At least six peaceful protesters were abducted and others were wounded in Libya’s capital after armed men used live fire to disperse a demonstration, Amnesty International said Wednesday.
“At least six peaceful protesters were abducted and several others were wounded after armed men fired live ammunition including from heavy machine-guns to disperse a demonstration in Tripoli” on Sunday, the rights group said in a statement.
The demonstration was one of several to take place in Libya that day, including others in Misrata and al-Zawyia, against poor public services and living conditions.
Amnesty said the attack took place in a district controlled by a militia aligned to Tripoli’s UN-recognized Government of National Accord (GNA), and that witness testimony gave “strong indications” that the militia was responsible.
The attack was carried out by “unidentified armed men wearing military-style camouflage clothes (who) opened fire,” Amnesty said, citing video evidence, photos and witnesses.
Witnesses said that no warning was given before the live rounds were fired.
“Videos also show assailants using a heavy machine-gun mounted on a pick-up truck to fire live rounds into the air to disperse the protesters,” the rights group said.
The GNA’s Interior Minister Fathi Bashagha had called those responsible for Sunday’s violence “outlaws who infiltrated the security forces”.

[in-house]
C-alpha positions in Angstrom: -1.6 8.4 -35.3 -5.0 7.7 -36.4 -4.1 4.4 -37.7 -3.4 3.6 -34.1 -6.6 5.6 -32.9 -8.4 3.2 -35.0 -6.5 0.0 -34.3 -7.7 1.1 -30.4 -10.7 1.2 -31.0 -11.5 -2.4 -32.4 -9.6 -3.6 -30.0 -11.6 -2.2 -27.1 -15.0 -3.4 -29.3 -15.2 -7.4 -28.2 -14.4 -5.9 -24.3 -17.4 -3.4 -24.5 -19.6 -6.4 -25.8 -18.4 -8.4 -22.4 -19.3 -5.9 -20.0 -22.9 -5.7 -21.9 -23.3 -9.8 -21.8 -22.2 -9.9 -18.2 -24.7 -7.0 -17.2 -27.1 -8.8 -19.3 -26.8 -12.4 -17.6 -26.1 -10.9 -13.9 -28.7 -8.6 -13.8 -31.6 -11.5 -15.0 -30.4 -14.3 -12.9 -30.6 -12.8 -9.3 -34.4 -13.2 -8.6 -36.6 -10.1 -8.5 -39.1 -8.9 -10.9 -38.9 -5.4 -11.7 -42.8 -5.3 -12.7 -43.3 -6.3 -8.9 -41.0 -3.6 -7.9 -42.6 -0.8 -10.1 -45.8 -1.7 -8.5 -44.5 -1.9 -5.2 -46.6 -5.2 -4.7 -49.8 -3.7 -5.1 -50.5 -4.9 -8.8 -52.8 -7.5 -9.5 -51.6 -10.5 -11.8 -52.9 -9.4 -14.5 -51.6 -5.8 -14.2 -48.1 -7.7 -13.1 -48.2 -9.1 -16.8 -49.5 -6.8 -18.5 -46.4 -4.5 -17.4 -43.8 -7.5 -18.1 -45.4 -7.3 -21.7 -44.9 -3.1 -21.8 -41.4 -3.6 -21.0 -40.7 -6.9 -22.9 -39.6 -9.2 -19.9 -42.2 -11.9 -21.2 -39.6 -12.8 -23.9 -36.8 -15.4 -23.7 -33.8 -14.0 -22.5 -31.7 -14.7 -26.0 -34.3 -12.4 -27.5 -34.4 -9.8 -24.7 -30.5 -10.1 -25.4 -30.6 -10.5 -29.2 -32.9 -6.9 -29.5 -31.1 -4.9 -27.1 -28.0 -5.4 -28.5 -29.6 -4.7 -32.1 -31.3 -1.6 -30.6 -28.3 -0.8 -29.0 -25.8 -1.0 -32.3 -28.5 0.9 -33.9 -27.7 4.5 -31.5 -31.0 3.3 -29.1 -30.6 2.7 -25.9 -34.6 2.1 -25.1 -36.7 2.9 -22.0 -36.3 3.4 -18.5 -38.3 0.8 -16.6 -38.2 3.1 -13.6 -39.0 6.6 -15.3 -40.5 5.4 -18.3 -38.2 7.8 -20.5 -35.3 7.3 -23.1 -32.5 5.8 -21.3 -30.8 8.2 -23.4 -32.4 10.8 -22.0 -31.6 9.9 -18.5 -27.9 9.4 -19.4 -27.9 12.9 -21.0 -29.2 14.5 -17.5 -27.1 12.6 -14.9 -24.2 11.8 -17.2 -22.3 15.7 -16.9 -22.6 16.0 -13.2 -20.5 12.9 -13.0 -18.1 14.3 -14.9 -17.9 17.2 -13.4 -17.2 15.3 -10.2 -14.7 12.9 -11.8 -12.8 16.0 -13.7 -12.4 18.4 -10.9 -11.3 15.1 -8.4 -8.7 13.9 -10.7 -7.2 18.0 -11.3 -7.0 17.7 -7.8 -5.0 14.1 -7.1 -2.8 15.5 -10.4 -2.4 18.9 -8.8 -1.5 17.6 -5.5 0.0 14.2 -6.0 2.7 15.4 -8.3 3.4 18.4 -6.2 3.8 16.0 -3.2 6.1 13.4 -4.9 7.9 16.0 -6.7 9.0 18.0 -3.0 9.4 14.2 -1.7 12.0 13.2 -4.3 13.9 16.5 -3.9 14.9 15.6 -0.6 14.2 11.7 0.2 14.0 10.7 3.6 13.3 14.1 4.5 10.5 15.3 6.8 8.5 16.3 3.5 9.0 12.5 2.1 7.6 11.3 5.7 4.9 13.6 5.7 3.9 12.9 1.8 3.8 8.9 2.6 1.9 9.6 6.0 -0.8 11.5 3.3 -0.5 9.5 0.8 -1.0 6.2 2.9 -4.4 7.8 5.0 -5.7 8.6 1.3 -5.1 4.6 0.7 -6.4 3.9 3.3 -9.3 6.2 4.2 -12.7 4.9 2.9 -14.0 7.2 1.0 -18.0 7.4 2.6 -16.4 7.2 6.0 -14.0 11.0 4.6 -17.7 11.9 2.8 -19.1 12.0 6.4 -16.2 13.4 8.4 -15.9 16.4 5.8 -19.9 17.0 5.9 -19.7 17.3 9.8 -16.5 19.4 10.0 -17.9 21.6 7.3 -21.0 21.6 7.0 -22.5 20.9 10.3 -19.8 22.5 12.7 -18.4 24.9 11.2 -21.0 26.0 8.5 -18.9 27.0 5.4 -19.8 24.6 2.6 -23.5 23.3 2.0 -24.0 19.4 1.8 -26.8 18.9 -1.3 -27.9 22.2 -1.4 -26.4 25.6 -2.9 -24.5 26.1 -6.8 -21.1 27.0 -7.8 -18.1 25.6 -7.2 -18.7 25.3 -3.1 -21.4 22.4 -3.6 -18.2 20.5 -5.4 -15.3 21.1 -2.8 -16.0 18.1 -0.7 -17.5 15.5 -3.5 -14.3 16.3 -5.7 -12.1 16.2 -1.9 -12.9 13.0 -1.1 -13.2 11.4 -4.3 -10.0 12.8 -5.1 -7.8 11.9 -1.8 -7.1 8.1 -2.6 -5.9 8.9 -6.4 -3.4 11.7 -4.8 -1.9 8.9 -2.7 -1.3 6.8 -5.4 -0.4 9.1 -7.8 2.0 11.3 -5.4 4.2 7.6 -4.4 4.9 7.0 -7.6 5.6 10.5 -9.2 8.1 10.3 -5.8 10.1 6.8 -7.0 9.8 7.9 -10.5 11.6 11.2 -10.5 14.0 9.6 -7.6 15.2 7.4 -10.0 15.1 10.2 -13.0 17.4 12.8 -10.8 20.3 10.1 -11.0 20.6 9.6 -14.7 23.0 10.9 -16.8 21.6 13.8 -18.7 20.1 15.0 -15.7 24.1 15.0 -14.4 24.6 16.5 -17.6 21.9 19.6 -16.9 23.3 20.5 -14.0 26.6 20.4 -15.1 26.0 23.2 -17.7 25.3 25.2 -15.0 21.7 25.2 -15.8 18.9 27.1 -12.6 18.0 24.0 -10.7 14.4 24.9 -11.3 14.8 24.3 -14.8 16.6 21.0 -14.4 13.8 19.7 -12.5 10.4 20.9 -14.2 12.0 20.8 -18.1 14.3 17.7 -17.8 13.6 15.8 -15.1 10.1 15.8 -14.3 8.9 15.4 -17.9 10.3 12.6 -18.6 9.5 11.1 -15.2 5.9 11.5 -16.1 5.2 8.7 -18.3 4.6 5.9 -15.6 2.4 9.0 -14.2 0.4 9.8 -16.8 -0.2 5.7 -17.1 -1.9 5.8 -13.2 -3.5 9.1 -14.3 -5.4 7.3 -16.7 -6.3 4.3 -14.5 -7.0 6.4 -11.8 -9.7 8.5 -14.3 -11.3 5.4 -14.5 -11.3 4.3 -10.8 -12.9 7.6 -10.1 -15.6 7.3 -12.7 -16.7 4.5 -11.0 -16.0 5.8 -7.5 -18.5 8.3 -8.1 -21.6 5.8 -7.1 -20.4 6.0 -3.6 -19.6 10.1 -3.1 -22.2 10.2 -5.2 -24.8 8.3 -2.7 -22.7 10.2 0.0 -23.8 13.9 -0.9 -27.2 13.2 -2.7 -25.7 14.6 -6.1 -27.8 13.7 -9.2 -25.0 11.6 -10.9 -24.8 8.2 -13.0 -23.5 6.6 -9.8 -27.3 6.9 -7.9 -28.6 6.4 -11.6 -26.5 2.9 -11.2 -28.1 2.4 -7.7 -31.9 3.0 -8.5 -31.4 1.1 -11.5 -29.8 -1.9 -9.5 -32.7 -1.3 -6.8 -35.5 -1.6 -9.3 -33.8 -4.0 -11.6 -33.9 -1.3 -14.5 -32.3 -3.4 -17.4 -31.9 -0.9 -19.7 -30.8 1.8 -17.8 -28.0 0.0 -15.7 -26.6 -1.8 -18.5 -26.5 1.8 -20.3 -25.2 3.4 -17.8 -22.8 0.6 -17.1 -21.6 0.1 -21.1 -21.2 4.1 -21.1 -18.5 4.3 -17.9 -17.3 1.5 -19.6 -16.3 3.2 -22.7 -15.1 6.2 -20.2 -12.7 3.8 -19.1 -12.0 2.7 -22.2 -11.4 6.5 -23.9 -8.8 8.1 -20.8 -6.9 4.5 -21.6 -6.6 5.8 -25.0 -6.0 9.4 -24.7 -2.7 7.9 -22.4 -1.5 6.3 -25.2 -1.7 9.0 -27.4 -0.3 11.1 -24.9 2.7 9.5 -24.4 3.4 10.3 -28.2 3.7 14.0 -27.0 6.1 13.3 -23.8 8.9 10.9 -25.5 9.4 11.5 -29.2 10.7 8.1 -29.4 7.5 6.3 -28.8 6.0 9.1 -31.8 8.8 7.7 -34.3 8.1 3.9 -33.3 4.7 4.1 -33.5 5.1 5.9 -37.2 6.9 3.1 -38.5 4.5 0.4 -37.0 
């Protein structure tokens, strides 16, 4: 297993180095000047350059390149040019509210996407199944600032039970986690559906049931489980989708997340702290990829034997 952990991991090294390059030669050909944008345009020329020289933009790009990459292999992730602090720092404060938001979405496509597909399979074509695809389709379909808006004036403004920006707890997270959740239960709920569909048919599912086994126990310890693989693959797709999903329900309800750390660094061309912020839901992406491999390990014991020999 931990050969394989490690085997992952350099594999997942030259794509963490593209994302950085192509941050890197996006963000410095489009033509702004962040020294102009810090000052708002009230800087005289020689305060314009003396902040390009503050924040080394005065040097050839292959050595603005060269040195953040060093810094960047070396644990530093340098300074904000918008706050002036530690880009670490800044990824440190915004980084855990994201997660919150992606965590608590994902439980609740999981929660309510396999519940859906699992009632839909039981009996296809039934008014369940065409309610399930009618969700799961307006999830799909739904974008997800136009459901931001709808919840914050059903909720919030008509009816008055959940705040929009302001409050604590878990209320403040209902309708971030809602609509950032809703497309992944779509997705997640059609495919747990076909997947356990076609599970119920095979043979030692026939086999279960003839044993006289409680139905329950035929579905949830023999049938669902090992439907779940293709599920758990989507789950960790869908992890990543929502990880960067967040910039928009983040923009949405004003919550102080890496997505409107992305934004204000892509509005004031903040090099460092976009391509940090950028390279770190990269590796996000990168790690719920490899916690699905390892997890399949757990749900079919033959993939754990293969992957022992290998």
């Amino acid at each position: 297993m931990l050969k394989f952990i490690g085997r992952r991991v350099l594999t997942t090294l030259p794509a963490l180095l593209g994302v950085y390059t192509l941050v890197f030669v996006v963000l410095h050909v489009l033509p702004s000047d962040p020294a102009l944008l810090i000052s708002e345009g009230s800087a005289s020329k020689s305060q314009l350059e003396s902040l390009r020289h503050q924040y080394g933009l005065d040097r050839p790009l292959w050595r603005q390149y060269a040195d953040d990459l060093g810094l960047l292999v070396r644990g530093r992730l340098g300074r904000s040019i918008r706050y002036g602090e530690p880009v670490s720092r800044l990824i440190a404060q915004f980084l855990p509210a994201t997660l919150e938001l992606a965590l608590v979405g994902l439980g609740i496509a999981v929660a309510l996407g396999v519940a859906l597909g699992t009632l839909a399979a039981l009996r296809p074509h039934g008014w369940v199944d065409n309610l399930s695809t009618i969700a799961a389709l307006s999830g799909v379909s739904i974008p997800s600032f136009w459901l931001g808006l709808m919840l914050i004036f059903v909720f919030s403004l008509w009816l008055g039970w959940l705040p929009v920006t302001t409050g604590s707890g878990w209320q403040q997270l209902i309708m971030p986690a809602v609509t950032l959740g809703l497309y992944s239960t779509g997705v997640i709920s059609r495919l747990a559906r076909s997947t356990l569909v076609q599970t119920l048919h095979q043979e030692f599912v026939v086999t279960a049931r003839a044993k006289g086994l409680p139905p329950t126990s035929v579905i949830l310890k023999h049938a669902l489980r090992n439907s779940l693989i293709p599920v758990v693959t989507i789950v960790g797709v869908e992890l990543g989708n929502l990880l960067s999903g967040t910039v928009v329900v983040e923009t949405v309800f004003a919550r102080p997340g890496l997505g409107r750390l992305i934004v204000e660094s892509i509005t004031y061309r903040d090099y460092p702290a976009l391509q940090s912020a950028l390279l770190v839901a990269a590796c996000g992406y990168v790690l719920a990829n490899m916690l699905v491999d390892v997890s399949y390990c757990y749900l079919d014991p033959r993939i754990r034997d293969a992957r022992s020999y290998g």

The UN mission in Libya, UNSMIL, had on Monday called for an “immediate and thorough investigation into the excessive use of force by pro-GNA security personnel” the previous day.
GNA leader Fayez al-Sarraj was heading a security meeting on “the clashes” in the capital with a view to determining “all aspects” of the situation and to ensure citizens’ security, his administration said on its Facebook page on Wednesday.
Further protests took place in the capital on Monday and Tuesday, but the GNA ordered a four-day lockdown Wednesday starting from 6:00pm local time to forestall a fourth consecutive day of protests.
Sarraj on Monday backed Libyans’ “legitimate right” to protest and announced a cabinet reshuffle, in a bid to appease protesters. But he also said the protesters had failed to secure necessary approvals.
Amnesty said there was no evidence to support GNA claims that armed “infiltrators” had been present at the protests.
Libya has endured almost a decade of violent chaos since the 2011 NATO-backed uprising that toppled and killed veteran dictator Moammar Gaddafi.
The country’s main military fault-line is between forces that back the GNA and eastern strongman Khalifa Haftar, who runs a rival administration.
The war-weary country is plagued by water shortages and power blackouts that snuff out air-conditioners in the searing summer heat.
The situation has been compounded by the novel coronavirus pandemic, which has depressed global oil prices and spread in the hydrocarbon-rich country despite social distancing measures.
The protests began days after the country’s warring rival administrations announced separately that they would cease all hostilities and hold nationwide elections.
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